While in Viet Nam, Brian had begun drinking and doing drugs, and while he never did this in front of Marie and Linda, it was nevertheless common knowledge among the kids at church,  it was rumored that several boys in his ward , particularly his brother and the guys  in the rock band, began to pick up the same habits. Somehow, these things just added to his sophistication and worldly mystique. Marie's parents did not approve of Brian, and so Marie usually arranged to meet him without telling her parents. 

A few months before Marie turned 16, the high school sponsored a Sadie Hawkins Dance, and everyone, including Brian assumed that she was going to ask him to go with her. She hadn't figured out how she was going to get around her parents No-Dating-Until-Sixteen Rule, but she imagined that she could easily meet him at her girlfriend Linda's. As the time drew nearer for the dance, however, Marie's conscience began to bother her. Mentally she began comparing him to another young man in her ward who was a priest and senior in high school. This young man, whose name was Ken, was president of his seminary class and active in school politics. He was wholesome and clean cut, and every Sunday worthily blessed the Sacrament. Even though Marie rarely talked or associated with Ken, she watched him every Sunday sitting up at the Sacrament table, so handsome in his suit and his humble but confidant manner, and in her heart she yearned to have a boyfriend like him. The Sunday before the dance she asked Ken after church if he would go with her. He said that he would think about it and let her know. Well, the next morning, at seminary, Ken told Marie that he decided no, and did not tell her why. Marie thought that it was because he was hoping another girl in the ward would ask him. Although she was mortified, she knew that Brian was still expecting her to ask him. She debated in her mind whether or not to go ahead and ask Brian as her second choice, her best friend Linda came up to her and asked... .are you going to ask Brian or aren’t you? Because, if you're not, I wondered if it would be alright with you if asked him to go with me?"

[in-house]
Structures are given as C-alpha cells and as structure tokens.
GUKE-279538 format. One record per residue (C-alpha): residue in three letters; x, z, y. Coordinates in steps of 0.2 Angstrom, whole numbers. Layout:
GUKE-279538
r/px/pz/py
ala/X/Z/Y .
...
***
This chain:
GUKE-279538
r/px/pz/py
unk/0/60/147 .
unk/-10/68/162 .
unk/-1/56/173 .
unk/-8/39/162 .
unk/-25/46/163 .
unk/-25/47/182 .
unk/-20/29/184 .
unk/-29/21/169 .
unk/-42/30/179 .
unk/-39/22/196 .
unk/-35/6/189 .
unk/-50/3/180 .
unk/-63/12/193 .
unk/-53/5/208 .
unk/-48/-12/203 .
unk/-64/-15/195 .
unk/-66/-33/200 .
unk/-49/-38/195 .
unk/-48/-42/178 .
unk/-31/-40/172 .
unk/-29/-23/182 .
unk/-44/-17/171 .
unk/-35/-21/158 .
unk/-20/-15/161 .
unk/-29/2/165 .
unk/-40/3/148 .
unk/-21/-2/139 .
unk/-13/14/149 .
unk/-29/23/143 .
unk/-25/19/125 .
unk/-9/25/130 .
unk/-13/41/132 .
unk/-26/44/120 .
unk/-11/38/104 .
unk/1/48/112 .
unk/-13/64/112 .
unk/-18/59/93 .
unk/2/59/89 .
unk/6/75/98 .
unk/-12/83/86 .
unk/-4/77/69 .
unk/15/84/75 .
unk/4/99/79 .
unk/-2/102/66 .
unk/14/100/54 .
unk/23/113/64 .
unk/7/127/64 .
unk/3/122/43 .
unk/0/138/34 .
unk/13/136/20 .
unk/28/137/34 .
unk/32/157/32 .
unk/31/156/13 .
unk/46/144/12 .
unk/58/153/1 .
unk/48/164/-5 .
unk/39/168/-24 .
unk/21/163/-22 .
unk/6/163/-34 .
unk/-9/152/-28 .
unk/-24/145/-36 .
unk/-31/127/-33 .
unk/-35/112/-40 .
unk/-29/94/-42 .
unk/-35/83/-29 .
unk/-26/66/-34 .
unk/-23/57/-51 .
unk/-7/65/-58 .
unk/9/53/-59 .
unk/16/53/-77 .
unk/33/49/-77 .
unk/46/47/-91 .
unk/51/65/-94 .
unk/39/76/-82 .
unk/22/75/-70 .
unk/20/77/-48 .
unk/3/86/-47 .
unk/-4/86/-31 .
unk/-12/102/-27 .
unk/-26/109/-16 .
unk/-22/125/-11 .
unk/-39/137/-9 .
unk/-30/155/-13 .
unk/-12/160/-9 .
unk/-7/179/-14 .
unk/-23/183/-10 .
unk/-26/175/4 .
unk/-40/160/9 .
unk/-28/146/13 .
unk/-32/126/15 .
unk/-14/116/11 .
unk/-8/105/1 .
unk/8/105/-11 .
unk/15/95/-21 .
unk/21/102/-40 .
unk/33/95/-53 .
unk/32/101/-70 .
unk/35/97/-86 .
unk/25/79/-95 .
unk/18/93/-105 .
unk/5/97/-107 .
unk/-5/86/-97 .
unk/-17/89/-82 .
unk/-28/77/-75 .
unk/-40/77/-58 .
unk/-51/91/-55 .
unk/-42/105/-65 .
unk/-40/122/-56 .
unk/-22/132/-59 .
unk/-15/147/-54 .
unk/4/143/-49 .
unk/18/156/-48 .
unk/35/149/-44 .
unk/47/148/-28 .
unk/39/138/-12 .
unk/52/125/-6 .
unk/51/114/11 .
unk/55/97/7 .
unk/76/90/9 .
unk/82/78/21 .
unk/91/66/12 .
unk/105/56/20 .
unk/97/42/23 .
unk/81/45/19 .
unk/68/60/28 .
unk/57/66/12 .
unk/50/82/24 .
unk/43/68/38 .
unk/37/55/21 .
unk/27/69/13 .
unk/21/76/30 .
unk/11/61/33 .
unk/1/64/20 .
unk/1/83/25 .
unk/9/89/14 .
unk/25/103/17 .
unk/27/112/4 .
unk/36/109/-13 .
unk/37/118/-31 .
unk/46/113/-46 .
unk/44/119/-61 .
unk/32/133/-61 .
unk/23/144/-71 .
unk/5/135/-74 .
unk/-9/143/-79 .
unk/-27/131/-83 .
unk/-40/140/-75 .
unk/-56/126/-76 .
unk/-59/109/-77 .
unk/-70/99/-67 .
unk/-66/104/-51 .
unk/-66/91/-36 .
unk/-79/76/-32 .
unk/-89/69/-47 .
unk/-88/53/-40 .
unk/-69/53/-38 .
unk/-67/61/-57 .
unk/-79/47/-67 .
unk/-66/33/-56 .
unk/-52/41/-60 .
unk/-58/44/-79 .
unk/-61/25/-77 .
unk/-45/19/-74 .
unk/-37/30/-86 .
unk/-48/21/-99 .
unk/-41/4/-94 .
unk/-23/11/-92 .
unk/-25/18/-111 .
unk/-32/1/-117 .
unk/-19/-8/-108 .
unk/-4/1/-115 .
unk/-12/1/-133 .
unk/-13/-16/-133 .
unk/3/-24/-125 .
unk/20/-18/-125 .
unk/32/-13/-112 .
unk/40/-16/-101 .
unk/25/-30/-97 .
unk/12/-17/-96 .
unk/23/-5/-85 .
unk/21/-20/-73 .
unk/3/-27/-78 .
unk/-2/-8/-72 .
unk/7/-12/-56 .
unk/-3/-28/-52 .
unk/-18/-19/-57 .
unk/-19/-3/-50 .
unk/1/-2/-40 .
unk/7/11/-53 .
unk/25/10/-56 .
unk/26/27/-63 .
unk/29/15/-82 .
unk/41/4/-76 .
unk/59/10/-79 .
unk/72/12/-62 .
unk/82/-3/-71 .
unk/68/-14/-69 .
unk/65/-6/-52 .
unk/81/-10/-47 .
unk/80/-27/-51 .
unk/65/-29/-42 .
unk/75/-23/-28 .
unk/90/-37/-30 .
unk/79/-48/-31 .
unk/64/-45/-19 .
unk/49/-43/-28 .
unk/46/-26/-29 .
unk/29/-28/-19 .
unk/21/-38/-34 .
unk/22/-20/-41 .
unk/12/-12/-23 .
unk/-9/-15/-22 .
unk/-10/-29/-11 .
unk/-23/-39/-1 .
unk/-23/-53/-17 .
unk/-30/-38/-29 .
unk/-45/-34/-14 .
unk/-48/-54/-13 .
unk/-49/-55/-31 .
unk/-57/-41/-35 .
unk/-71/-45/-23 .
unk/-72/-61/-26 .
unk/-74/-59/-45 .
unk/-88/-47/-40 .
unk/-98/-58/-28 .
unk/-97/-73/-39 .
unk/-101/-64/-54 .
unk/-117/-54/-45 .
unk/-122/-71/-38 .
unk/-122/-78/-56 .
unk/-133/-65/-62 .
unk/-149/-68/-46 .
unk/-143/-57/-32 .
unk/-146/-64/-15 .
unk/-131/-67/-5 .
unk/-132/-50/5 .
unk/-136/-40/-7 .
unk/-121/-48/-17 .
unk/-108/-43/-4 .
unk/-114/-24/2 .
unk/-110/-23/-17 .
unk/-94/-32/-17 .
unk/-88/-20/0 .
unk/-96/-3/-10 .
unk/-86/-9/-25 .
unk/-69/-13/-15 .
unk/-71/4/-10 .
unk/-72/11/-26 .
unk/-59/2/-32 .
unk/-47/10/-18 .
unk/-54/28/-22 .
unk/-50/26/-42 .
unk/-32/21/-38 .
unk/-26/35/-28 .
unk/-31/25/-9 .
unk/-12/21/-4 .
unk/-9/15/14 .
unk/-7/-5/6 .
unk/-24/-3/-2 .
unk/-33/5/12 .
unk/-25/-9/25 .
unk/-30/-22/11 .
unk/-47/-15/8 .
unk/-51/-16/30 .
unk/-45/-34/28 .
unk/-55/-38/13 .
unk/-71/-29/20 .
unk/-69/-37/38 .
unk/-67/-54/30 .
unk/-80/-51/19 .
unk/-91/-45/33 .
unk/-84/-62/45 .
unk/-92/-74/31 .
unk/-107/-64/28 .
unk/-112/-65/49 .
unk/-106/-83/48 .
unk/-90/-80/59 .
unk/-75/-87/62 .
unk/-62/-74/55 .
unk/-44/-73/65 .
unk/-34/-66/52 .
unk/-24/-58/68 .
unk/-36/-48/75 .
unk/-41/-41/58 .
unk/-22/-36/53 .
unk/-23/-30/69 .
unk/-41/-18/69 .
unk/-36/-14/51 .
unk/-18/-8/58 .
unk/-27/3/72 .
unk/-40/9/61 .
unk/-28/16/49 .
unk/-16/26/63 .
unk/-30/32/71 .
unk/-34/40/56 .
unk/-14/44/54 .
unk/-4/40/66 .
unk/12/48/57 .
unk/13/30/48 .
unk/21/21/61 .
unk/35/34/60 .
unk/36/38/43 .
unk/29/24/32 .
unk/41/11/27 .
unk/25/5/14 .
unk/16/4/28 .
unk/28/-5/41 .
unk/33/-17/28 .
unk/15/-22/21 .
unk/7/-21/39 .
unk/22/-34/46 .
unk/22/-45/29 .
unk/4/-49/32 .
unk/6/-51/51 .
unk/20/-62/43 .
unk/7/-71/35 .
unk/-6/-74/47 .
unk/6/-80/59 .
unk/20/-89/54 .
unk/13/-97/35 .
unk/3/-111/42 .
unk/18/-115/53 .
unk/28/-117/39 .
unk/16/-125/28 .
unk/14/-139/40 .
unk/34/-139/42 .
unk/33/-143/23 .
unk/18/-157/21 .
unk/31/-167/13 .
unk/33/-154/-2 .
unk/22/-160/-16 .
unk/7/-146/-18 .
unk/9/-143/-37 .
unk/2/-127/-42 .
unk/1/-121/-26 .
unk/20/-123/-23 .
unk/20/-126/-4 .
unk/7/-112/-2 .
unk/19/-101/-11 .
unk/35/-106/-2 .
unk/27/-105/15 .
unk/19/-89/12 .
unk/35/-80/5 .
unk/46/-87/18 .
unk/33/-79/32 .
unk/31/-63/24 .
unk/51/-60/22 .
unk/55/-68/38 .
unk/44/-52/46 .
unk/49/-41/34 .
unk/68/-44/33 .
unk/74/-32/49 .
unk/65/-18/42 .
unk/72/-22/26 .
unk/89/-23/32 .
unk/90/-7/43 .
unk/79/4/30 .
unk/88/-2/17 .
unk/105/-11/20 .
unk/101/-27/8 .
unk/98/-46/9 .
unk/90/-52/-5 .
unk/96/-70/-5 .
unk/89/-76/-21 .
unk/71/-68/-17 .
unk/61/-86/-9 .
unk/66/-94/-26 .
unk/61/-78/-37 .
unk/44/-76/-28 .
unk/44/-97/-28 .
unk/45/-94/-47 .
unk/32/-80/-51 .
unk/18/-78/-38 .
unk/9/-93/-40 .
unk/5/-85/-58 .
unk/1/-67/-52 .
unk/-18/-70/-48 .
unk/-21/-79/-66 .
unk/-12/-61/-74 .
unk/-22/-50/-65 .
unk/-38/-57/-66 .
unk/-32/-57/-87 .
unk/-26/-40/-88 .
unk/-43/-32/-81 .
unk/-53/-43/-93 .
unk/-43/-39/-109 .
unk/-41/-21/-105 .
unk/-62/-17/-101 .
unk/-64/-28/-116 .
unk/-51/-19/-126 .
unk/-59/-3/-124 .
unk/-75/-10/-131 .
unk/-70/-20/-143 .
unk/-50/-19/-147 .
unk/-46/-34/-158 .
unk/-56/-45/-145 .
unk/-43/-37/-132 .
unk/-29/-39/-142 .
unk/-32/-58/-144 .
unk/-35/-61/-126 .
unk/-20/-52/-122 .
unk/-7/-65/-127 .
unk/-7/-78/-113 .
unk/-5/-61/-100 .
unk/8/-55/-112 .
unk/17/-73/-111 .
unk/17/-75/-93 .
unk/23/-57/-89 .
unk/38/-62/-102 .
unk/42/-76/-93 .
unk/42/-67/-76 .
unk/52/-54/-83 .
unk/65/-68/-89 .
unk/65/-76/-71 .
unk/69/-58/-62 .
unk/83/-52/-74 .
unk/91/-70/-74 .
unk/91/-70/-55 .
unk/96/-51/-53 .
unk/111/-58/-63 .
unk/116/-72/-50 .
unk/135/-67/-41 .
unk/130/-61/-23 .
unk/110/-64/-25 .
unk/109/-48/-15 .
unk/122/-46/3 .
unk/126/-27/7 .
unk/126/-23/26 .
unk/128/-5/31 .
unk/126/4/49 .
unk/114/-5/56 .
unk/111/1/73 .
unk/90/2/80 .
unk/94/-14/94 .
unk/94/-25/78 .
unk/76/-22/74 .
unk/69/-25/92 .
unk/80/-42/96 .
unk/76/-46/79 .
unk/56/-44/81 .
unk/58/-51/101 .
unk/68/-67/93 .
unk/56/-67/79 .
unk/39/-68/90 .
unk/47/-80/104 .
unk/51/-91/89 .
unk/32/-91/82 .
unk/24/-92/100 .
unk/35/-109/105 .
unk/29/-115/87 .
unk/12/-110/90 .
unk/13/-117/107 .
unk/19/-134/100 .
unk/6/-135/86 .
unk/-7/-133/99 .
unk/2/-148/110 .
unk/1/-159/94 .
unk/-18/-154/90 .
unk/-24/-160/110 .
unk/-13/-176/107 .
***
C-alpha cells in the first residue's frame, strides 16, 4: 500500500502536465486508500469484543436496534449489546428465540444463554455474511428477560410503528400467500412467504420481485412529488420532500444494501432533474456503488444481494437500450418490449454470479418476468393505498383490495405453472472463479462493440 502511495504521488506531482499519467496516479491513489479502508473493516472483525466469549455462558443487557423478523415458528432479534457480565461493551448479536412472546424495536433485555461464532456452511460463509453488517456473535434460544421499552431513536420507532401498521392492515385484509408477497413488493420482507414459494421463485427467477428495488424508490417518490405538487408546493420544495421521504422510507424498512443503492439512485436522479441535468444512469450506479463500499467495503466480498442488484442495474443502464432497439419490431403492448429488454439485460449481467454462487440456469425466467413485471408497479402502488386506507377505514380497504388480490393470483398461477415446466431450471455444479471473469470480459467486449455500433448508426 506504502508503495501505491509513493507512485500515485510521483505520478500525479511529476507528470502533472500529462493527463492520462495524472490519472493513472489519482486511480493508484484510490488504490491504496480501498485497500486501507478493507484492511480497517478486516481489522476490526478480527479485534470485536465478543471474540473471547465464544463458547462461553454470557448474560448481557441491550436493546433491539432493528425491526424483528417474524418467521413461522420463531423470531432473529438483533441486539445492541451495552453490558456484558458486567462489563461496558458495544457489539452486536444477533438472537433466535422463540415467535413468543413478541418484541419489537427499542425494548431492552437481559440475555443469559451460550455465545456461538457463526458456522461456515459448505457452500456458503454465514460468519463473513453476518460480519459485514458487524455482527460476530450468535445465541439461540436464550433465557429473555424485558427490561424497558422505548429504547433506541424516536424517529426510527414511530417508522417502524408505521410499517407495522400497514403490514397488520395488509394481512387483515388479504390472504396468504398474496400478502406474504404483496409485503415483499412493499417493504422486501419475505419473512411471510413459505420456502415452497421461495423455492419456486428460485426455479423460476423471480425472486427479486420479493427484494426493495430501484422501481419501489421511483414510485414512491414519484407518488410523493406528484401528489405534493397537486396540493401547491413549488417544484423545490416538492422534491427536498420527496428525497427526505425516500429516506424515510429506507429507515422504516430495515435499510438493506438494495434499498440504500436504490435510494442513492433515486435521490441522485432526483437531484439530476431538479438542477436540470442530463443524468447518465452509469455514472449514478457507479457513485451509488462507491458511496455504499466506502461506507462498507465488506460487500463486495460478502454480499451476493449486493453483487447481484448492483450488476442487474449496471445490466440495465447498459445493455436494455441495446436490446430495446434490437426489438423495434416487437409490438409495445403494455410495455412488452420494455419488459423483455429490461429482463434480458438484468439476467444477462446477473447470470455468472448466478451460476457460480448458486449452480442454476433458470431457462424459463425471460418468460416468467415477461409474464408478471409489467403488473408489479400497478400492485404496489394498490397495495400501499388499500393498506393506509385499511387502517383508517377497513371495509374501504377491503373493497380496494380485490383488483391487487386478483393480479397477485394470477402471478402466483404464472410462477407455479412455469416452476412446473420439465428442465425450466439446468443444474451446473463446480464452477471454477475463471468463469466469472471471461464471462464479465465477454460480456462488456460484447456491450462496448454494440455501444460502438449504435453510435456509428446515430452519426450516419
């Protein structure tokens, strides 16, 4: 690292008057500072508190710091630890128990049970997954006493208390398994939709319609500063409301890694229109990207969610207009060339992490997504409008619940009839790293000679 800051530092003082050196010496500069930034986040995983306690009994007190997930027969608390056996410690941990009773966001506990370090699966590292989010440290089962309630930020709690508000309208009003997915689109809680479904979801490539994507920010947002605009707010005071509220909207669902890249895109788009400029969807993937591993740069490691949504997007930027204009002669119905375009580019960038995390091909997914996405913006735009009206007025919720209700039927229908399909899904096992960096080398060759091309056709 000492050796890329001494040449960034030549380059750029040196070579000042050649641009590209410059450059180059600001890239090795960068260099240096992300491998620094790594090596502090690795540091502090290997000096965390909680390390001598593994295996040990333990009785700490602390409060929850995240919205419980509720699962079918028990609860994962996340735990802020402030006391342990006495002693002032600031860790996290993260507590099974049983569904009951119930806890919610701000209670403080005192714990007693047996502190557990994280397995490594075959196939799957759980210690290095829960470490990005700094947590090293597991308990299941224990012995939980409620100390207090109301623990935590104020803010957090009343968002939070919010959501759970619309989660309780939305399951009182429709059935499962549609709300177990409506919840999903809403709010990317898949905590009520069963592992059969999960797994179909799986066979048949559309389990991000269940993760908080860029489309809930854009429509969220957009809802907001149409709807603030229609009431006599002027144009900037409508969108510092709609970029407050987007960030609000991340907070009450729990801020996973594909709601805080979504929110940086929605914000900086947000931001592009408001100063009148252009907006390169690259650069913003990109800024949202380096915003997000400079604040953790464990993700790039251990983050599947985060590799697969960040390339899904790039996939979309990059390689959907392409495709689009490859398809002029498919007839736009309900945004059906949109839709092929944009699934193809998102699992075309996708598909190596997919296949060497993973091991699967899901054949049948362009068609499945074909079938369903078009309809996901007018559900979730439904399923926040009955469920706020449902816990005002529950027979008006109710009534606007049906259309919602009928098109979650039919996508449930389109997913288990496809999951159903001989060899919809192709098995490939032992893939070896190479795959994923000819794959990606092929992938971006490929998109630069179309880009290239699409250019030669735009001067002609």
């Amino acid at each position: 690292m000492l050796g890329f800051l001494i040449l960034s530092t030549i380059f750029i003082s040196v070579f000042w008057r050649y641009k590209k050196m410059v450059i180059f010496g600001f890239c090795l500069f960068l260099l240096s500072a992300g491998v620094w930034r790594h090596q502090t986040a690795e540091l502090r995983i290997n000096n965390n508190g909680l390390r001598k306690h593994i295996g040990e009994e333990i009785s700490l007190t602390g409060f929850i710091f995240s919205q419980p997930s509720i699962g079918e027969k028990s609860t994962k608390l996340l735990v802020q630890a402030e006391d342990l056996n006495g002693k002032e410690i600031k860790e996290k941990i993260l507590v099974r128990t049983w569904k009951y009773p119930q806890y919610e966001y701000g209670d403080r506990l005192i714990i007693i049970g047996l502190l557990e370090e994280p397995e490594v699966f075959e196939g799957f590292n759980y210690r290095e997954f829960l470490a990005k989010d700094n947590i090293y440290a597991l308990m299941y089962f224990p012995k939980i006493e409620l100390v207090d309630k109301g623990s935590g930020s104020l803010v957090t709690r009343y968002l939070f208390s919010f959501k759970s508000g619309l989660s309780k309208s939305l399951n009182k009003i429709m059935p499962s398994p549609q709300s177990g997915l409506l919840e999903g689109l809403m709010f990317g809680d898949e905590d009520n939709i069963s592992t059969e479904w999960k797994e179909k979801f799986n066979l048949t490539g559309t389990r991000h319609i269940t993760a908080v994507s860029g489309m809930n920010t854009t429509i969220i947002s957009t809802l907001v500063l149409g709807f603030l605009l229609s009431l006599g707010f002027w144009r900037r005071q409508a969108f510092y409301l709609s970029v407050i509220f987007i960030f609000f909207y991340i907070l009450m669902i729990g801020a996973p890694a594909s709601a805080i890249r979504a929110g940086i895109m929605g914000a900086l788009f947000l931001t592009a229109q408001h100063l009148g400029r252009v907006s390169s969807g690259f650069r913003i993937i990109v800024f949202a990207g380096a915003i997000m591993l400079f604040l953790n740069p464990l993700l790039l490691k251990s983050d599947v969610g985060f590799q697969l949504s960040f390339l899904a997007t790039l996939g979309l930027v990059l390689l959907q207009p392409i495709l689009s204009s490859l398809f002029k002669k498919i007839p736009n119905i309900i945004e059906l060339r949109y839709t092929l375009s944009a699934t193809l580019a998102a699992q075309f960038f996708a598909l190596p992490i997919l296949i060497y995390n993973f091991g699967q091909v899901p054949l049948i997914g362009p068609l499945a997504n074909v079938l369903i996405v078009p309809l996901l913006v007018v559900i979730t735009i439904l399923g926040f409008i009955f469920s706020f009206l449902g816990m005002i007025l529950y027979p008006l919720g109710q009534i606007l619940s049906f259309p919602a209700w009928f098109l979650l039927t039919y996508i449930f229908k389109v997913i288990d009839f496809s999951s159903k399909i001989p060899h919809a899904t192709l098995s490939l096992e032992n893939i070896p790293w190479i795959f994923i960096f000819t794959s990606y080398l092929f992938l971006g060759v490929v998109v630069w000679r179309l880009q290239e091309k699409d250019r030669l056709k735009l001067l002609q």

Marie thought about this a bit, and knew that if she told Linda to go ahead and ask Brian, that she would probably end up staying home that night, one of the few girls in the church and school who did. But she also knew that in her heart she had made a commitment to like the kind of young man that Ken represented, and be the kind of girl that he would like to go with, even though he had turned her down. So she pretended that she didn't care and told Linda to go ahead.

That Saturday night Marie stayed home with her family, washed her hair, went to bed early, and tried not to feel sorry for herself. She comforted herself with the knowledge that the next day she could call Linda and she would tell her everything that happened.